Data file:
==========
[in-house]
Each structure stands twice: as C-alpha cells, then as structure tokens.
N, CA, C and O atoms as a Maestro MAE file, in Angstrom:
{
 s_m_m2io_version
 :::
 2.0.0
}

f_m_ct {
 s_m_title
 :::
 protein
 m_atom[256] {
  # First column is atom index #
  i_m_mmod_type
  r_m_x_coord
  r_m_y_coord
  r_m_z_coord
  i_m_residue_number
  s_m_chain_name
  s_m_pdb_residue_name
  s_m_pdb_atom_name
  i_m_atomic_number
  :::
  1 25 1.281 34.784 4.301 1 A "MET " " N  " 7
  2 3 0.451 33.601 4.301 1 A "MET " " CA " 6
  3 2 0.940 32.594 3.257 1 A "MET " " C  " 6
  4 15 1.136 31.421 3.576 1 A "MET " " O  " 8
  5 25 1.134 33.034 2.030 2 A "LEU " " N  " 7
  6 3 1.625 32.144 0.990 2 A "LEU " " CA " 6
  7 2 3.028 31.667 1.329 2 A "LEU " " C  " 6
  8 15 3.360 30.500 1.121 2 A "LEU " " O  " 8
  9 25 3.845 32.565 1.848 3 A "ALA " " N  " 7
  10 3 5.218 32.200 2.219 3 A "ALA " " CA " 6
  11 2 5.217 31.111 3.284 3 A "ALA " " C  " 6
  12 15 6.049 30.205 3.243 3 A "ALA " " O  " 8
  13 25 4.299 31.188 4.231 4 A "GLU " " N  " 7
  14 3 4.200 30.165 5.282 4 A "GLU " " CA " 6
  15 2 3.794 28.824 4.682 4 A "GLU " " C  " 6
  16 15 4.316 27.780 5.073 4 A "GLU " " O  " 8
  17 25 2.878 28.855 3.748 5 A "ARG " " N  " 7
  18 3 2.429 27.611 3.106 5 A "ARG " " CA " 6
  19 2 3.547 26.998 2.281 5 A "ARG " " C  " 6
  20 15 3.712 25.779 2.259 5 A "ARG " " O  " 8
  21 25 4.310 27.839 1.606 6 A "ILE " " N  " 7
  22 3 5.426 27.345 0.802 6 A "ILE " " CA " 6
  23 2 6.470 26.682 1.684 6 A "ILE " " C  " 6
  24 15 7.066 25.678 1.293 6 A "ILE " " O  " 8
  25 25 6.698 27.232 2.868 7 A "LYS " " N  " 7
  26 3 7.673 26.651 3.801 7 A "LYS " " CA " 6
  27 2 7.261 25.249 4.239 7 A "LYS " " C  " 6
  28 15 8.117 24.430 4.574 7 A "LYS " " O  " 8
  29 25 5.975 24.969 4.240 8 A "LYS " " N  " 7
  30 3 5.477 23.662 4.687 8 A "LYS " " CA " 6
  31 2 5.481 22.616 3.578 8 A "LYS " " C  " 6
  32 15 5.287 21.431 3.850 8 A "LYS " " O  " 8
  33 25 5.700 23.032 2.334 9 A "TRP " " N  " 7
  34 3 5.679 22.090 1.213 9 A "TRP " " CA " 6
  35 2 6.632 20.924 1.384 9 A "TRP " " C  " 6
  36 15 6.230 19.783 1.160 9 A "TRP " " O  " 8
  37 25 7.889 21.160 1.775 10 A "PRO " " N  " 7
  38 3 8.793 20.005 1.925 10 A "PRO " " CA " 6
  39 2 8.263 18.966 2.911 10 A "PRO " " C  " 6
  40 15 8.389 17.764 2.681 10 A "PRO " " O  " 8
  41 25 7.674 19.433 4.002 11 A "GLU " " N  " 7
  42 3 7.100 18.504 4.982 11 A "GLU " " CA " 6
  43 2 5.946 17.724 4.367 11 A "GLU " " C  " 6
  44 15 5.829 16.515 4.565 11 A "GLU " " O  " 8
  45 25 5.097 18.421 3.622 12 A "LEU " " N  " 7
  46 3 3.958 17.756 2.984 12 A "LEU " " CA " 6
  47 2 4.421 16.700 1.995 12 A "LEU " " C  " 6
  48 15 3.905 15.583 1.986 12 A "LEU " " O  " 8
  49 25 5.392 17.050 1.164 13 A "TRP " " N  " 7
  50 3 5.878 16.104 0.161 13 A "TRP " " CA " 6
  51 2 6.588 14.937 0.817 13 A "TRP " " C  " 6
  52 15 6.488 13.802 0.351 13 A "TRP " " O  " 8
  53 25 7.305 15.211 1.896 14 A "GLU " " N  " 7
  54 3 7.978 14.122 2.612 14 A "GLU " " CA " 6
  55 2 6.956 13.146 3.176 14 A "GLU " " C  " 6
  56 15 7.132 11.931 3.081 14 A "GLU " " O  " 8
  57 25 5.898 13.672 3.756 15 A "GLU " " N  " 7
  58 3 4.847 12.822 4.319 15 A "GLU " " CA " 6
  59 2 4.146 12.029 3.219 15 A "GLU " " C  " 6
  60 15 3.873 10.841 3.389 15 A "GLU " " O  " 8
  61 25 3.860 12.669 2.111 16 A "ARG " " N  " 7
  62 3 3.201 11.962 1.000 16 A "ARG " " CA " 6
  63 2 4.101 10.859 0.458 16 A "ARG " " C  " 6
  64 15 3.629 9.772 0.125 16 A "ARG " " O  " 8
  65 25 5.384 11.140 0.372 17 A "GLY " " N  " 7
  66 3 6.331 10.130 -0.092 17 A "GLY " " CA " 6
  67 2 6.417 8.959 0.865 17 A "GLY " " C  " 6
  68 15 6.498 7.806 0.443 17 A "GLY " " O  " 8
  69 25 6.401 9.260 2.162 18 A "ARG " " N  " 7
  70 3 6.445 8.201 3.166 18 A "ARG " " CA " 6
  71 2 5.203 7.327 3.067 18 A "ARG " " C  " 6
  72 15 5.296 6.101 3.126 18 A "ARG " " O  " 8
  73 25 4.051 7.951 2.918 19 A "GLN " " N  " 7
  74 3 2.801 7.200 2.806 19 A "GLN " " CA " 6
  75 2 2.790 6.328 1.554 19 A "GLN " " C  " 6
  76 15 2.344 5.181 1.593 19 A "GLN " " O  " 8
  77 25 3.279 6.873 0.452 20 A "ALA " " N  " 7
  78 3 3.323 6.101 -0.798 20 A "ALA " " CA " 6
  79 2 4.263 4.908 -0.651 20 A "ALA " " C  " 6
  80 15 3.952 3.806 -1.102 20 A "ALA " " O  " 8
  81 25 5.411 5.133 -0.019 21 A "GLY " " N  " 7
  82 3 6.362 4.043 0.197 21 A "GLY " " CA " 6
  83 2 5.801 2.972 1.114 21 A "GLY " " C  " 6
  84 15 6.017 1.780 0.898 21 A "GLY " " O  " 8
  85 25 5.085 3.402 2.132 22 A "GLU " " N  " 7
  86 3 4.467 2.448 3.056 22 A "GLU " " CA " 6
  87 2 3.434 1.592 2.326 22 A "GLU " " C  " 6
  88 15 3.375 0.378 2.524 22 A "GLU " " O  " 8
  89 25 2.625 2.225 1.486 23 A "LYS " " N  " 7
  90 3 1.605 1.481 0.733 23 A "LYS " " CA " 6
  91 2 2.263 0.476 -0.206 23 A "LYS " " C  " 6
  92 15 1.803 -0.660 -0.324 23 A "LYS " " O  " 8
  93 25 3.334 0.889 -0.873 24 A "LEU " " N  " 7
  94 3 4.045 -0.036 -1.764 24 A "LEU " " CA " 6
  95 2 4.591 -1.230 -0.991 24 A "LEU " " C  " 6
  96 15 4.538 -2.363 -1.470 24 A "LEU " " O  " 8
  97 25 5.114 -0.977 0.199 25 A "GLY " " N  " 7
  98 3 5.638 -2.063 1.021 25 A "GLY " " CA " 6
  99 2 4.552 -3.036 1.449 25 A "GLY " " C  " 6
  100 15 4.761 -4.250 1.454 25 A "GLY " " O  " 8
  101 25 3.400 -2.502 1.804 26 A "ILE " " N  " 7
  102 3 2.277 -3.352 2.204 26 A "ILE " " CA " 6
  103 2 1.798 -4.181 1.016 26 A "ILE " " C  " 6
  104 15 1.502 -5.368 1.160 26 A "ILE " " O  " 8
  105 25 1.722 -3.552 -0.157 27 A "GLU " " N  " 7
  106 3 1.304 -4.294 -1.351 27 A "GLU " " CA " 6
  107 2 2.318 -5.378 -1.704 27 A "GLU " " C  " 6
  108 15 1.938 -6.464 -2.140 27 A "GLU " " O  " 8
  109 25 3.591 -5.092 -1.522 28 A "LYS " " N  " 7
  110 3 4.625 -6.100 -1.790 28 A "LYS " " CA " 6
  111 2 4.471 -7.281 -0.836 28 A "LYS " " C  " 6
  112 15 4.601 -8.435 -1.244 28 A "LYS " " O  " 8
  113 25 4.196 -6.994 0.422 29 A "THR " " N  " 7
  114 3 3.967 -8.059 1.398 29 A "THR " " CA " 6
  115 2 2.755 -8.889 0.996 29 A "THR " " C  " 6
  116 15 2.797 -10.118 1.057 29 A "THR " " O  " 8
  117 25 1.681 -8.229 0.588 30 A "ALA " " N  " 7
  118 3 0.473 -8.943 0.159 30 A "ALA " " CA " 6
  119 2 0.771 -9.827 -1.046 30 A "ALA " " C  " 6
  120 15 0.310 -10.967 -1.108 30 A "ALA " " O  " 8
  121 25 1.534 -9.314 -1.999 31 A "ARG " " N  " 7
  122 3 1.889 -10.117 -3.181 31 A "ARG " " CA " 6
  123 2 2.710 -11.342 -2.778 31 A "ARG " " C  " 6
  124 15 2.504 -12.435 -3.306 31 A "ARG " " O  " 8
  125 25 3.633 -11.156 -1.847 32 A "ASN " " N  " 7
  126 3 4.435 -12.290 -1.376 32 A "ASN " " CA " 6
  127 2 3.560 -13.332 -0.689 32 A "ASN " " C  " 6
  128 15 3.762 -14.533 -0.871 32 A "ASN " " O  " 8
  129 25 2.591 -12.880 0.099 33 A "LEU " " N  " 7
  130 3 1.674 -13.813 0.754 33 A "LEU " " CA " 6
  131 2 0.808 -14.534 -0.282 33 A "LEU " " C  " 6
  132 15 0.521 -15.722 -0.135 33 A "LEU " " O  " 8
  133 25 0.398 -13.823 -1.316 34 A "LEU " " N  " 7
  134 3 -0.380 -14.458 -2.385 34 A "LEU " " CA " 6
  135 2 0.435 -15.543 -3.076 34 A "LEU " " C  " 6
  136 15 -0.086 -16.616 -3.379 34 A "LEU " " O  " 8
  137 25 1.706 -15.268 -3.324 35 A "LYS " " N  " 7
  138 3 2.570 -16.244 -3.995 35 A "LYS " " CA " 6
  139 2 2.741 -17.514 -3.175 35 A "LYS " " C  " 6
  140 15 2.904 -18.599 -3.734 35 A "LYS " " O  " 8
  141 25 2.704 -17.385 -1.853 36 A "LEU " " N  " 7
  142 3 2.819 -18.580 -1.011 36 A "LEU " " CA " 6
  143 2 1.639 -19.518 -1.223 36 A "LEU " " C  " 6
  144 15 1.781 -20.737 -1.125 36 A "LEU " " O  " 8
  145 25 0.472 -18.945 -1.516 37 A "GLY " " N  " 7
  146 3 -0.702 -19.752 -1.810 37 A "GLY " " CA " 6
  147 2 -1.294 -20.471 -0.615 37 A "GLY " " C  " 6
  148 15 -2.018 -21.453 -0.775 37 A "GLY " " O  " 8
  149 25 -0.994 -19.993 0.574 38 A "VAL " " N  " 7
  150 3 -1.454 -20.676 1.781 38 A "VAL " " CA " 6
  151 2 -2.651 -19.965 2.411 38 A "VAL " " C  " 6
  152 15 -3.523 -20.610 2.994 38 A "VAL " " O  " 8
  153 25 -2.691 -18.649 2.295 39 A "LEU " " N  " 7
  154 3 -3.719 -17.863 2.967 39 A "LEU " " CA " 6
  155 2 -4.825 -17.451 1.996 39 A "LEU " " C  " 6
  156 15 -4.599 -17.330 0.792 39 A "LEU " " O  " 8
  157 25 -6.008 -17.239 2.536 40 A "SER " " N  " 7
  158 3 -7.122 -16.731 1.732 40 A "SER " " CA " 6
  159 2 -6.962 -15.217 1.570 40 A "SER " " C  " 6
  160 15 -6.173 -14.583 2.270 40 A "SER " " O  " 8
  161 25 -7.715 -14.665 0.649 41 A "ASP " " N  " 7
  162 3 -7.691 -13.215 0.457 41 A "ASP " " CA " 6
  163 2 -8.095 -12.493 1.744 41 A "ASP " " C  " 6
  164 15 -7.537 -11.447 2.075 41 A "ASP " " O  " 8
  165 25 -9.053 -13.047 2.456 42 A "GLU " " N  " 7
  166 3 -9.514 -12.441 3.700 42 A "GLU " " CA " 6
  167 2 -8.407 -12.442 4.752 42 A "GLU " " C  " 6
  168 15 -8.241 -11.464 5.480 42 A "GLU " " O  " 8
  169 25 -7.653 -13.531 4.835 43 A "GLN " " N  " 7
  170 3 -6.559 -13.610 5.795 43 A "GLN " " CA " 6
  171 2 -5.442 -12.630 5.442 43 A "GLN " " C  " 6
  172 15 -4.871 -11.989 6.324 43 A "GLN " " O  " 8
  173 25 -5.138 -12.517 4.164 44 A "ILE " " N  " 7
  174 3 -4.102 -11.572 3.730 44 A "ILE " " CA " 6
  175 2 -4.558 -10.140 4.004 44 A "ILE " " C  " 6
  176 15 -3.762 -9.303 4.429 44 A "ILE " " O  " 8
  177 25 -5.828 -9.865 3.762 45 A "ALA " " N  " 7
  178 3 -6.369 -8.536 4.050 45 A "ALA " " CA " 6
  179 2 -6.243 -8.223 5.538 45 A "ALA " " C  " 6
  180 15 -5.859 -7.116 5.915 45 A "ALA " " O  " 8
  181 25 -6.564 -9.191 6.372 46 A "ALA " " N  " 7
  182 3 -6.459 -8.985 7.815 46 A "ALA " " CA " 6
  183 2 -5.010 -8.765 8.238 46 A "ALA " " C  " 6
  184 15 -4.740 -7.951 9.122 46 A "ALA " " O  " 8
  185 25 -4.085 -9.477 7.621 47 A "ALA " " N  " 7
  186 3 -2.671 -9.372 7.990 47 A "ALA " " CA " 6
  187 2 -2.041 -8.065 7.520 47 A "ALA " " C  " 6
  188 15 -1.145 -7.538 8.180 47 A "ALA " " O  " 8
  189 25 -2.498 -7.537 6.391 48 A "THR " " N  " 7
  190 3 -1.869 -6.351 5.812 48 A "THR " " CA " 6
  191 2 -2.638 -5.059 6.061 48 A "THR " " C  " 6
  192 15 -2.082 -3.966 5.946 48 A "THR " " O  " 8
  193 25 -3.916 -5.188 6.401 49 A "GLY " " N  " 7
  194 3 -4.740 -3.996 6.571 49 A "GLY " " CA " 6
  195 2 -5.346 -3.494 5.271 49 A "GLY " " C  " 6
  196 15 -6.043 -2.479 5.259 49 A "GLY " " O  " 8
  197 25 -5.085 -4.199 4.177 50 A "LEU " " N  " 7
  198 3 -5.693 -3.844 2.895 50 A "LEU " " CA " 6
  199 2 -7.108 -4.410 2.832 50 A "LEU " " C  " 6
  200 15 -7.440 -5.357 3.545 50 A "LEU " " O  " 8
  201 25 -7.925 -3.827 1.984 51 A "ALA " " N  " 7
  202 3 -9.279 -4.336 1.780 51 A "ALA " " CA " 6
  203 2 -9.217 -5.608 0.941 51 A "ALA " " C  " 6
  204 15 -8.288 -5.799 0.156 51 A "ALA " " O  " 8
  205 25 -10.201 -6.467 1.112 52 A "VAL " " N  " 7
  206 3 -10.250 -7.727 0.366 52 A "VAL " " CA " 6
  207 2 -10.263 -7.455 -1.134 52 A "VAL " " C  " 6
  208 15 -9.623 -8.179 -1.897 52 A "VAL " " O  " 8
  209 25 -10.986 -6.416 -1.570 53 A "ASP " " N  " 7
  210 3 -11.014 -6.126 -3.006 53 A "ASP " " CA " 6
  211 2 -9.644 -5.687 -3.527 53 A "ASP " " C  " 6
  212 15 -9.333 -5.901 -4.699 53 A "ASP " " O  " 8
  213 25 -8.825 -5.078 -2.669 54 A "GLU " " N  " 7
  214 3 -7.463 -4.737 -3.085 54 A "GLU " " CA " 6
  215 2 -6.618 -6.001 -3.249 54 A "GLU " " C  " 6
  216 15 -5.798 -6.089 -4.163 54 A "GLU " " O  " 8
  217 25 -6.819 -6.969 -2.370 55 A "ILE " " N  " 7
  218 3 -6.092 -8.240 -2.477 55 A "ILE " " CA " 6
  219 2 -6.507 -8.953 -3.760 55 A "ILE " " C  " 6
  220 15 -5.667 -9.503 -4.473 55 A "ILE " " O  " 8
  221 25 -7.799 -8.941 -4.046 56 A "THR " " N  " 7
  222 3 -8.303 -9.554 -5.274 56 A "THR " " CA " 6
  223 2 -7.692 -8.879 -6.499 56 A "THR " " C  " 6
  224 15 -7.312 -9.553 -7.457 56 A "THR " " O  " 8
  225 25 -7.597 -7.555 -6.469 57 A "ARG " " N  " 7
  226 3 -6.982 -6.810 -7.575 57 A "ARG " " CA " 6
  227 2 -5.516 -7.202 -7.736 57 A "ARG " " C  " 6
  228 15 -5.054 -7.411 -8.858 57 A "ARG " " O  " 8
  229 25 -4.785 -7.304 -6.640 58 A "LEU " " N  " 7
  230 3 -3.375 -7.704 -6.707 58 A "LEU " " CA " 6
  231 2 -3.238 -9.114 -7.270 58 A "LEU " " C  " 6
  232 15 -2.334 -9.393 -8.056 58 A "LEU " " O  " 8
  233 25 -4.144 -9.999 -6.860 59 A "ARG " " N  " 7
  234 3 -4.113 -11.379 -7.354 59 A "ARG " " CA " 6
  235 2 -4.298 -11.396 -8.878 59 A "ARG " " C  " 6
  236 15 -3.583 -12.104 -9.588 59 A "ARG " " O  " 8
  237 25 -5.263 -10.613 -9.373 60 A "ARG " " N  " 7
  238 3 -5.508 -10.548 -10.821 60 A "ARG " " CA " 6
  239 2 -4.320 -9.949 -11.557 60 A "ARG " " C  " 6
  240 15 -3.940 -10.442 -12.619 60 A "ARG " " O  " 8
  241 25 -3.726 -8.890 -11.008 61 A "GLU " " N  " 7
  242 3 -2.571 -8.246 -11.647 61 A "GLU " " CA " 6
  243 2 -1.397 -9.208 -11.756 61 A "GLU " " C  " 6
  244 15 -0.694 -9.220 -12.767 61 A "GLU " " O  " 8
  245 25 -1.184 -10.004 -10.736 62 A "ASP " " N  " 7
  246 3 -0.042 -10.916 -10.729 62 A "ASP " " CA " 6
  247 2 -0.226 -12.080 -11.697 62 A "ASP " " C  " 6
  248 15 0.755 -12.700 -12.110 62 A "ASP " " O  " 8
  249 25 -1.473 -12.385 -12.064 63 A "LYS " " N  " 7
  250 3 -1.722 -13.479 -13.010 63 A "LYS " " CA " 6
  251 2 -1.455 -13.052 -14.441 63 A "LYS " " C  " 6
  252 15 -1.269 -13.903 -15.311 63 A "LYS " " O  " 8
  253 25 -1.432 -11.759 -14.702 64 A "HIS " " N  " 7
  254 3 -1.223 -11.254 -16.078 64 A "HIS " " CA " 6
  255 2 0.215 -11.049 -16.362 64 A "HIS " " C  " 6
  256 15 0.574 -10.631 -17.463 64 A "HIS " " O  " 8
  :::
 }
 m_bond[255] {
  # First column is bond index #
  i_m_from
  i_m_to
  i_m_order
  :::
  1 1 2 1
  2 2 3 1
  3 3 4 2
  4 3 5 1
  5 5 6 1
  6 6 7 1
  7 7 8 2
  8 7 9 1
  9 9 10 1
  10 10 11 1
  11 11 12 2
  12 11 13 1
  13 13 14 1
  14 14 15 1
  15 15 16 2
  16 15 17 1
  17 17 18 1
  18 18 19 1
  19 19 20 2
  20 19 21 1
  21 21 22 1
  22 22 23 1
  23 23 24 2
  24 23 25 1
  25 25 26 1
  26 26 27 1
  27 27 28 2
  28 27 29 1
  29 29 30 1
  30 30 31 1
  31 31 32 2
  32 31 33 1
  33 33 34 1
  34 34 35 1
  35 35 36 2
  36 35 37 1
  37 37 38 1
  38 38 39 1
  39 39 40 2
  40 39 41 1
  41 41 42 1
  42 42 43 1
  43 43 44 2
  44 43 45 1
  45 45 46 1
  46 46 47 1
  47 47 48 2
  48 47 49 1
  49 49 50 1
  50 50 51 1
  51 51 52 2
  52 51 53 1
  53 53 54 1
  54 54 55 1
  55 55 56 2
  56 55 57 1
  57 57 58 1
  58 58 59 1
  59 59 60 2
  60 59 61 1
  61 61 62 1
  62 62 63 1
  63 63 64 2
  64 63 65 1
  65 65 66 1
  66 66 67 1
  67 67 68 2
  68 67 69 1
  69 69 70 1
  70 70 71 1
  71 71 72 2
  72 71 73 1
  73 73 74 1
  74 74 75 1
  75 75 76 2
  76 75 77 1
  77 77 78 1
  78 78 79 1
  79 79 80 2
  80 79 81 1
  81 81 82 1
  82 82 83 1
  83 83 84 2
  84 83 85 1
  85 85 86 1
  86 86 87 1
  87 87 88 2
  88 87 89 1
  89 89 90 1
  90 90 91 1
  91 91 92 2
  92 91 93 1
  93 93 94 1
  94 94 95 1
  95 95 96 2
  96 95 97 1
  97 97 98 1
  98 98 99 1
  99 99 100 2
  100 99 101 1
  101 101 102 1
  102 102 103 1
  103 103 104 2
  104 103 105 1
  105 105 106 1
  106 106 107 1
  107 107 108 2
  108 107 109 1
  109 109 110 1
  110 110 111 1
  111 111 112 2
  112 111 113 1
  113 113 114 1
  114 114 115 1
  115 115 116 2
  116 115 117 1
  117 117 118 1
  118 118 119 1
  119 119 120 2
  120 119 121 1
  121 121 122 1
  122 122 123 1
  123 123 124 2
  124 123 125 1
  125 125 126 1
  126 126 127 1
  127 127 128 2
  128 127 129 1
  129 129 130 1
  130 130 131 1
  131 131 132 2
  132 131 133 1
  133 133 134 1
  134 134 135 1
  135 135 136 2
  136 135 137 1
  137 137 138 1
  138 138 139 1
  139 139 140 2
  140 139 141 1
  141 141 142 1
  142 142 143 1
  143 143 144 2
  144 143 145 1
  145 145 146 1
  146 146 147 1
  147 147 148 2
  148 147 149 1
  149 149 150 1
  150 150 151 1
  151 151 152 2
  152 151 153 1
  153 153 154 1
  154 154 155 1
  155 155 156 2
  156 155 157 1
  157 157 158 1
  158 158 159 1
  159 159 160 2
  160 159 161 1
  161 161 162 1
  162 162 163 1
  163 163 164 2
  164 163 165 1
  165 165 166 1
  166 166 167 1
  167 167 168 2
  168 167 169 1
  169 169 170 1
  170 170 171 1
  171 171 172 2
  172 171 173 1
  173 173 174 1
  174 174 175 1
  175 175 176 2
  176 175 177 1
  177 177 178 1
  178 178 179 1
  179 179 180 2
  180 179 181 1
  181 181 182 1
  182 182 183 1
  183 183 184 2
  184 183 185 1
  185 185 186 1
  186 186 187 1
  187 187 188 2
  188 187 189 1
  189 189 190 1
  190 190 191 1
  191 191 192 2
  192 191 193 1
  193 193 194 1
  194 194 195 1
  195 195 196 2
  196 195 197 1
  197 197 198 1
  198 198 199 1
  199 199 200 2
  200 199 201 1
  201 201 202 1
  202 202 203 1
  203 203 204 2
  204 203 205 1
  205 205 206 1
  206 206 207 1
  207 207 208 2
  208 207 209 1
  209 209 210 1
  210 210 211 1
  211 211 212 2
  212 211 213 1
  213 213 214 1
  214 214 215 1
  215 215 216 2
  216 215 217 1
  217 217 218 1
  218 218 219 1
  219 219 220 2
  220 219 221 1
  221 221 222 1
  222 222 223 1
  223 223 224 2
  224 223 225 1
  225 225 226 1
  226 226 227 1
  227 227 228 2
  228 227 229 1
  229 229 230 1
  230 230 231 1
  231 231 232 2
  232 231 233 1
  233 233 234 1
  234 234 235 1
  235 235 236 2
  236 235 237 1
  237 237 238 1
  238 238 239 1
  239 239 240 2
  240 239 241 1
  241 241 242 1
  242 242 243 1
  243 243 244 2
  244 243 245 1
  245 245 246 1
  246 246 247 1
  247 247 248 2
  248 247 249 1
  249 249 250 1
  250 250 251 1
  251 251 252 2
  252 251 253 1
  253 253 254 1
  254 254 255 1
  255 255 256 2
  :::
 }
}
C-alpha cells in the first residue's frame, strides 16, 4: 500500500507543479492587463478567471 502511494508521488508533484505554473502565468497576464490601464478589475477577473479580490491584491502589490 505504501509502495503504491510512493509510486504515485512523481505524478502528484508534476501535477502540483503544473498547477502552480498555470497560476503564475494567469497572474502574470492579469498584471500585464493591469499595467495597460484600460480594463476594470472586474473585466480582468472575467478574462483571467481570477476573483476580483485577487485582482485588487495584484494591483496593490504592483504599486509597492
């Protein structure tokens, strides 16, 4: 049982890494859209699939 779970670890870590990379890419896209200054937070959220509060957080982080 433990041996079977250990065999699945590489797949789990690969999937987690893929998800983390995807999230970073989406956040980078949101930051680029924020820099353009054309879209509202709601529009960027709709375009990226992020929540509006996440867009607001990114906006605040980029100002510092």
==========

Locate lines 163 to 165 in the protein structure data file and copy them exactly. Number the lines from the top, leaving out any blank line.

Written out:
  139 2 2.741 -17.514 -3.175 35 A "LYS " " C  " 6
  140 15 2.904 -18.599 -3.734 35 A "LYS " " O  " 8
  141 25 2.704 -17.385 -1.853 36 A "LEU " " N  " 7